Disability in ADL Among the Ederly in an Urban Area of Manipur
Konjengbam S,Bimol N,Singh AJ,Singh AB
Indian Journal of Physical Medicine and Rehabilitation , 2007,
Abstract: This cross sectional study was done in elderly above 60 years of age with the objectives to assess theprevalence of disability in ADL among the elderly in the urban field practice area of the department ofcommunity medicine, RIMS, Imphal. Disability in ADL, age, marital status, gender, educational status,occupation, chronic disease and perceived health status were studied. 38 (12.2%) elders were found to bedisabled in ADL. Elderly males with poor perceived health status and having one or more chronic diseaseshave significantly higher risk of being disabled in ADL. It was concluded that identified risk factors need tobe addressed in prevention and control strategies in this area.
Seroprevalence of leptospirosis in clinically suspected cases in Chennai city
Jeyakumar N,Khan A,Dhasarathan P,Singh AJ
Indian Journal of Medical Microbiology , 2004,
Abstract:
Promoting early presentation of breast cancer
AJ Ramirez
Breast Cancer Research , 2008, DOI: 10.1186/bcr2005
Abstract: Ideally an intervention to reduce delayed presentation of breast cancer would promote early help-seeking behaviour by patients at high risk of having cancer, but would not promote anxiety amongst people at low risk. It is important that patients should not be made unnecessarily anxious, and nor should general practitioners be overburdened with consultations with the worried well population. Based on the empirical evidence for the risk factors for patient delay and using effective behavioural change techniques, we have developed and are evaluating a psycho-educational intervention to promote early presentation of breast cancer by older women. We have focused our intervention on older women who are at greater risk of breast cancer and are also more likely to delay their presentation. The intervention is delivered by trained diagnostic radiographers at the point when the women leave the routine protection afforded by the National Health Service Breast Screening Programme and is in line with government recommended practice and complementary to the Breast Screening Programme. The ultimate aim of the intervention is to reduce the proportion of older women with breast cancer who delay their presentation, and thereby save lives.I will outline this work and other current initiatives within the United Kingdom to promote awareness and early presentation of breast cancer and how these might inform the development of policy initiatives to improve outcomes for patients within the National Health Service.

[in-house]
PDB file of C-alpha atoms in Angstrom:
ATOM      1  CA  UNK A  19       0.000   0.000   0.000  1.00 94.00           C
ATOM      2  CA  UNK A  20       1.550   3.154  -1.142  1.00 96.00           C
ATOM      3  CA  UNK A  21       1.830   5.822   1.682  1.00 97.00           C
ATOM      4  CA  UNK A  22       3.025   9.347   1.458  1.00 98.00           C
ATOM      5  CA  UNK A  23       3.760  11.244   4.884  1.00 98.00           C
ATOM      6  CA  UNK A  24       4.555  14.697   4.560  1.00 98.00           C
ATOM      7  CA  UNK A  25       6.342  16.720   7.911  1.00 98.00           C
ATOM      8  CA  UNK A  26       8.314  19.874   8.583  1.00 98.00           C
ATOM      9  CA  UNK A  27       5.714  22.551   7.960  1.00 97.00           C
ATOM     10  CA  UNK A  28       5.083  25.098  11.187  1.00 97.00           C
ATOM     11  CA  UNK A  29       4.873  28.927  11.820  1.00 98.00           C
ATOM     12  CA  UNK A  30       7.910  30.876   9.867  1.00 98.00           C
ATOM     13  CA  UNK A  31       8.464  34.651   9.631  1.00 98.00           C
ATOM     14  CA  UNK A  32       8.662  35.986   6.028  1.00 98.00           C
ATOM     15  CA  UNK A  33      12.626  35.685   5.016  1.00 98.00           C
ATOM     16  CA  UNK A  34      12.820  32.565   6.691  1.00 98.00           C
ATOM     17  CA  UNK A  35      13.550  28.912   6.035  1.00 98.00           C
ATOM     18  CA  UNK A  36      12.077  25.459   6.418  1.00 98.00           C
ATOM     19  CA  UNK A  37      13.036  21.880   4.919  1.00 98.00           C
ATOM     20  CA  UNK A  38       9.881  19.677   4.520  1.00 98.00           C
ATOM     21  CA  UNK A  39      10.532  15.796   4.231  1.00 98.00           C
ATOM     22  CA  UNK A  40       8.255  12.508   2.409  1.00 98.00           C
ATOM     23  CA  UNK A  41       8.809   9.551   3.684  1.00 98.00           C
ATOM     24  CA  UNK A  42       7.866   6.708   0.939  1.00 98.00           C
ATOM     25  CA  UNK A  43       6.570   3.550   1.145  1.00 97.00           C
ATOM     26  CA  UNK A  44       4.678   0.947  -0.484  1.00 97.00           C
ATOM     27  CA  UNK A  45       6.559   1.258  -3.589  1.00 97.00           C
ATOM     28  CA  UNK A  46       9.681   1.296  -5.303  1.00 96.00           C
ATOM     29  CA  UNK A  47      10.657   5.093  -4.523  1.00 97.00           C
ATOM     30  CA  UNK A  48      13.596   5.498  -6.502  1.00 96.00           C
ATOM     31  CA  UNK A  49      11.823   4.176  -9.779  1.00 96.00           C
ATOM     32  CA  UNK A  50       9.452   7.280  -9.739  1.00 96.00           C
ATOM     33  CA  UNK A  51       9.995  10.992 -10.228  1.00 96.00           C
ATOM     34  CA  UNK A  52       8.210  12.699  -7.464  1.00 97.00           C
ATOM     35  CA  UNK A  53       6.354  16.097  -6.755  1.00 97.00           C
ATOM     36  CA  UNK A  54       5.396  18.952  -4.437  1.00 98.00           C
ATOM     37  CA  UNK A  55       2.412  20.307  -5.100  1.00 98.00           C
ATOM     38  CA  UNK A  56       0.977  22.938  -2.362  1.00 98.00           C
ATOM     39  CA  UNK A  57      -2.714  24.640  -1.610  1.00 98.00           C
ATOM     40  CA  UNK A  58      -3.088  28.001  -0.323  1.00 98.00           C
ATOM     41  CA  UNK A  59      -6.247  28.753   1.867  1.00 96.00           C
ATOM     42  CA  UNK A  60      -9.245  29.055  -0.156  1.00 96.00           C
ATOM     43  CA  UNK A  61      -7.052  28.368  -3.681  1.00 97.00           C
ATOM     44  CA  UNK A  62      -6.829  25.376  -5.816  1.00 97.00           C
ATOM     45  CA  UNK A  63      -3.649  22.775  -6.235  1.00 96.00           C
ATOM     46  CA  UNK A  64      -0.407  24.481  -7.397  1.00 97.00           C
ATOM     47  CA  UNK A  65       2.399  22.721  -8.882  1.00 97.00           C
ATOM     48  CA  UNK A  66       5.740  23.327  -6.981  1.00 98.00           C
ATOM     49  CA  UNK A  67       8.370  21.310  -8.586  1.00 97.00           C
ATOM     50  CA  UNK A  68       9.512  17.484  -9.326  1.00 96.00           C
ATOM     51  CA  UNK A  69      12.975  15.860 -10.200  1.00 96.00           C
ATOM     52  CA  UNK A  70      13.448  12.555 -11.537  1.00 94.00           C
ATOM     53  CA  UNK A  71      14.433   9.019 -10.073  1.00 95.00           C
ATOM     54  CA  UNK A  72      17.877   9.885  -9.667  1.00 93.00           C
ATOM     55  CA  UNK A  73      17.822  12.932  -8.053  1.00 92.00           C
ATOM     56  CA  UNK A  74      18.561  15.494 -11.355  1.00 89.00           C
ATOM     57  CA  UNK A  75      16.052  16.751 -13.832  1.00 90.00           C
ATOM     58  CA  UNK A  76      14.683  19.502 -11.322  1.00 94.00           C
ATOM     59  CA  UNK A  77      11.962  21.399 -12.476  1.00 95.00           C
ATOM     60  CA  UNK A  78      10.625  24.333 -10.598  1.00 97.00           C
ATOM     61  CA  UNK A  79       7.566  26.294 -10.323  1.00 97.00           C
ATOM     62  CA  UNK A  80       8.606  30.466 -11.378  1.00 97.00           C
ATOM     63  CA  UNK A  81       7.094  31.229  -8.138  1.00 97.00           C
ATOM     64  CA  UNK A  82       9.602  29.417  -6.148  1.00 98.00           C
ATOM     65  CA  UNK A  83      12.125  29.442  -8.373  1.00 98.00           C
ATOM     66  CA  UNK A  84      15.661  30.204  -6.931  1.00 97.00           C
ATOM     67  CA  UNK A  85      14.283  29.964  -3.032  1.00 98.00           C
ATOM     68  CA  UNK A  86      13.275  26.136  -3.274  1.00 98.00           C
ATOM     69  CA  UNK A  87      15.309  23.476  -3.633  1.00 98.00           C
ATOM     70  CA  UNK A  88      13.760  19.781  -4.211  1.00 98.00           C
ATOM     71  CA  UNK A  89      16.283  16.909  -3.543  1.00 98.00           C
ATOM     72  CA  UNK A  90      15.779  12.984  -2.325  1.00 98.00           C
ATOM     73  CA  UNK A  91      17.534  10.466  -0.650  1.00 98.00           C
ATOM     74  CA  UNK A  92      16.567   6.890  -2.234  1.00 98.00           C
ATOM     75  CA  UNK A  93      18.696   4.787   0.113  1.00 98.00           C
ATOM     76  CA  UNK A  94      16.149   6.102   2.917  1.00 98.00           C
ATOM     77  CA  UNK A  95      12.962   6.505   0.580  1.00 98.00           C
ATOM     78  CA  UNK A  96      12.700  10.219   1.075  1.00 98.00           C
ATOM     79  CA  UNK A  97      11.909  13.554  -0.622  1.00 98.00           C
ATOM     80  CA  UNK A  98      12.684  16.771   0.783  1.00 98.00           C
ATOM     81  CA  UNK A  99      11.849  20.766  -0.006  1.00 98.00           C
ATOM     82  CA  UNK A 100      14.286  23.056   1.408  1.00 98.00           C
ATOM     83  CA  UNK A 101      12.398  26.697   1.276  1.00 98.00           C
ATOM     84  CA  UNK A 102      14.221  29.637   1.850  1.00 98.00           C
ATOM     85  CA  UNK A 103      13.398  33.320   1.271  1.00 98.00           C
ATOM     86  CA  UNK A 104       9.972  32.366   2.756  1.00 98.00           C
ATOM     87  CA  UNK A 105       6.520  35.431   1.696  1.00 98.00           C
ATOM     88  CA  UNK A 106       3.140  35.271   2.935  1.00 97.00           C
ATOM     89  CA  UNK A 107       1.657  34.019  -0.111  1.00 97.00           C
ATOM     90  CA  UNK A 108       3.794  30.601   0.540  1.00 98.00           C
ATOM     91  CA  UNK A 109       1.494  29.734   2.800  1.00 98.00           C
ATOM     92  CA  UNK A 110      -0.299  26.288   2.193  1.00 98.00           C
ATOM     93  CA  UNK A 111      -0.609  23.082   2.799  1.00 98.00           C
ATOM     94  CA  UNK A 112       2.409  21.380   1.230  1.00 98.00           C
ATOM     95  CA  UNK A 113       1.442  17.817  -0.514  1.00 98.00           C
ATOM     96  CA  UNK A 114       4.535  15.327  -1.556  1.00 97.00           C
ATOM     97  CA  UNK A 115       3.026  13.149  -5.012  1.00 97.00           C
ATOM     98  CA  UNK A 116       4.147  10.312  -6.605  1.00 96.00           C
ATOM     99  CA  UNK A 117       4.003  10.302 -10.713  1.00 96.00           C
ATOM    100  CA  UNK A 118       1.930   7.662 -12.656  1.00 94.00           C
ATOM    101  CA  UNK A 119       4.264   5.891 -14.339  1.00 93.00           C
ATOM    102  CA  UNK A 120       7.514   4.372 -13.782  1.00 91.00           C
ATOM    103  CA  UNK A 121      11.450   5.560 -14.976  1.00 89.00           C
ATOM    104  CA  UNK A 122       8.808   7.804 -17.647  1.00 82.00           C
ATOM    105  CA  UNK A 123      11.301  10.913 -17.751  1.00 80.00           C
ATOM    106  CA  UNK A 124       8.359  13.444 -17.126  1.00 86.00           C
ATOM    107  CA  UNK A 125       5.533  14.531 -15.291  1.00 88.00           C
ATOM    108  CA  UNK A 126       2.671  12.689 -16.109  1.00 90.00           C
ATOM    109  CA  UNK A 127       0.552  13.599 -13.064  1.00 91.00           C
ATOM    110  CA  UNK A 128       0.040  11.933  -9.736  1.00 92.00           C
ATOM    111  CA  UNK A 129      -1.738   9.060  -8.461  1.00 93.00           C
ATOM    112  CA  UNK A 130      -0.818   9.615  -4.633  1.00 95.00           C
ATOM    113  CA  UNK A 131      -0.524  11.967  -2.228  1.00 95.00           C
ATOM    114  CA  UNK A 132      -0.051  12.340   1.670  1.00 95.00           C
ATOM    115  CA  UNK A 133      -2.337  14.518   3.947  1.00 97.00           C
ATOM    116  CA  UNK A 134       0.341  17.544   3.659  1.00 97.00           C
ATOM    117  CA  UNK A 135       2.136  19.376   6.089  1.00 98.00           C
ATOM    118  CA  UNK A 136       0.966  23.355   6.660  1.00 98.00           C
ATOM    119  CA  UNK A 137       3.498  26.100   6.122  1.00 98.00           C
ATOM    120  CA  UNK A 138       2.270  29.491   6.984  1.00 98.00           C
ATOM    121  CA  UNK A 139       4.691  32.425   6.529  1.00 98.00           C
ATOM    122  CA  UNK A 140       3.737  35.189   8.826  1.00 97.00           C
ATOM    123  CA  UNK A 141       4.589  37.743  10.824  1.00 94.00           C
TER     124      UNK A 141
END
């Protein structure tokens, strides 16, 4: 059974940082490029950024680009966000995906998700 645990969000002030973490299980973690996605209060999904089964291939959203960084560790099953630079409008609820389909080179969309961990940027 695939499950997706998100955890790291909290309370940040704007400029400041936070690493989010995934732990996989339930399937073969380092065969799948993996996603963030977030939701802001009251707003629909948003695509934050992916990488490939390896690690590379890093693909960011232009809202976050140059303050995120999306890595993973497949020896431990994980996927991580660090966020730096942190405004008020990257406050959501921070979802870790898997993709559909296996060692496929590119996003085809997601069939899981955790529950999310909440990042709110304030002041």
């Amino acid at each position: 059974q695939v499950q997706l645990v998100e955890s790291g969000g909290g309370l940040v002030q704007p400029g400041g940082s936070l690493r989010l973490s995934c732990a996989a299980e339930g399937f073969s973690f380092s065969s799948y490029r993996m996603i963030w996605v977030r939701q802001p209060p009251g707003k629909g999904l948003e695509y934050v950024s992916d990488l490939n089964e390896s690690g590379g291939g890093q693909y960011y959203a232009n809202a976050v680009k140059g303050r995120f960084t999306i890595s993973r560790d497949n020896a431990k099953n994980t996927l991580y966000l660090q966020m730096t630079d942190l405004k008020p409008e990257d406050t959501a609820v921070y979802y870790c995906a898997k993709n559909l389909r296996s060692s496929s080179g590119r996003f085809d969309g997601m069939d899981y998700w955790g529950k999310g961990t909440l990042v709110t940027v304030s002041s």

Sex ratio at birth and racial differences: Why do Black women give birth to more females than non- Black women?
AJ Kaba
African Journal of Reproductive Health , 2008,
Abstract: The two important questions that this paper will attempt to answer are: (1) why is it that regardless of race/ethnicity or geographic location, the sex ratio data at birth show more males than females?; and (2) Why is it that regardless of geographic location compared to other racial/ethnic groups, Black women or Women of sub-Saharan Black African descent tend to give birth to more females? Or to put this question the other way around, compared to Black women, why do non-Black women give birth to more males? (Afr J Reprod Health 2008; 12[3]:139-150).